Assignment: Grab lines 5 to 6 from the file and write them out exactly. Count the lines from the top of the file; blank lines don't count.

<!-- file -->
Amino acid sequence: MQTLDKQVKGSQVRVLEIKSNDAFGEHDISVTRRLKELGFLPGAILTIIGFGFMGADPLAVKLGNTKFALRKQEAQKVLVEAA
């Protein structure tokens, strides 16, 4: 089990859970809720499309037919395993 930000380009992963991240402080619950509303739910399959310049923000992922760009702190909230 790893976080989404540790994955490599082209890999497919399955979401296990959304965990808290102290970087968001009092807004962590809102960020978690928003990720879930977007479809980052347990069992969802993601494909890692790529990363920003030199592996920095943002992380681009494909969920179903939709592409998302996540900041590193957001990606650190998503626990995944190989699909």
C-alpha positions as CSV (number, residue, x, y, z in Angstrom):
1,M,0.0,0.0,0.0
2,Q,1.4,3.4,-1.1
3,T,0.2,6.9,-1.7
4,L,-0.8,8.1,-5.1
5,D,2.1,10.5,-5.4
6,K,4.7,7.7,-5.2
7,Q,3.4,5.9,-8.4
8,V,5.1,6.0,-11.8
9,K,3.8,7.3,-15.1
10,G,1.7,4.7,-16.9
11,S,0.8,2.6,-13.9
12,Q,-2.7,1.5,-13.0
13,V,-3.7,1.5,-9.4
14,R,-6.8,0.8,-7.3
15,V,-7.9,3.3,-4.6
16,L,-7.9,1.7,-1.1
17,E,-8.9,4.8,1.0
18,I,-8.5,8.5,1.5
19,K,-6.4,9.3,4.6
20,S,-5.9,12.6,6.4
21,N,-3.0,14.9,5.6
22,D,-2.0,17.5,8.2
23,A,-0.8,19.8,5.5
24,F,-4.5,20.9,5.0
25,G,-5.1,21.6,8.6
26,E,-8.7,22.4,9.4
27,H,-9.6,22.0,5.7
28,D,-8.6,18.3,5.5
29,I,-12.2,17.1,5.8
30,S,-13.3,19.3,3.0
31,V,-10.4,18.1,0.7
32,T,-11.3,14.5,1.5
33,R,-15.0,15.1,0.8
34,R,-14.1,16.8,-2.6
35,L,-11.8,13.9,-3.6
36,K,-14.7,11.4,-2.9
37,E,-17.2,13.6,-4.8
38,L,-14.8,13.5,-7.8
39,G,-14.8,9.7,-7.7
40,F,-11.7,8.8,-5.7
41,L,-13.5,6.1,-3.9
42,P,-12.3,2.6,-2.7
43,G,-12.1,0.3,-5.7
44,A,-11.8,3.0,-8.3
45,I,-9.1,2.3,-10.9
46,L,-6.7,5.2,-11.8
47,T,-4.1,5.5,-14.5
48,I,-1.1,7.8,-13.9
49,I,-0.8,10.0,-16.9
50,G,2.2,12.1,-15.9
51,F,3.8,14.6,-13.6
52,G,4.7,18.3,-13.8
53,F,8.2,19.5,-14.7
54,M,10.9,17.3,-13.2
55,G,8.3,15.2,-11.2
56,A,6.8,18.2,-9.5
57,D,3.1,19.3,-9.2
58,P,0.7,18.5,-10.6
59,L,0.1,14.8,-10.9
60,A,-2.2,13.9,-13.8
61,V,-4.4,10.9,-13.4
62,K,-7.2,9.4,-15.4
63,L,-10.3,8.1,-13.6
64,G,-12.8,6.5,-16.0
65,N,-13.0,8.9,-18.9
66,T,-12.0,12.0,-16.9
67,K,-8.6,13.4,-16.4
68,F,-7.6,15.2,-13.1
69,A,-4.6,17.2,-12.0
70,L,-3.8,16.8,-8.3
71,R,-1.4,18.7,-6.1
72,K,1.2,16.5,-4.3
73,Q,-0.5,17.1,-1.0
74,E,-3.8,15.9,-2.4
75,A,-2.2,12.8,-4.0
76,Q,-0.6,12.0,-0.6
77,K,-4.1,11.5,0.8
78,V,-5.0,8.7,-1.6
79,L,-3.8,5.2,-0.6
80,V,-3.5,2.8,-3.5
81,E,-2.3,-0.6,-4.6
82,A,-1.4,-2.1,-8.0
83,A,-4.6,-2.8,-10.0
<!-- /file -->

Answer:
2,Q,1.4,3.4,-1.1
3,T,0.2,6.9,-1.7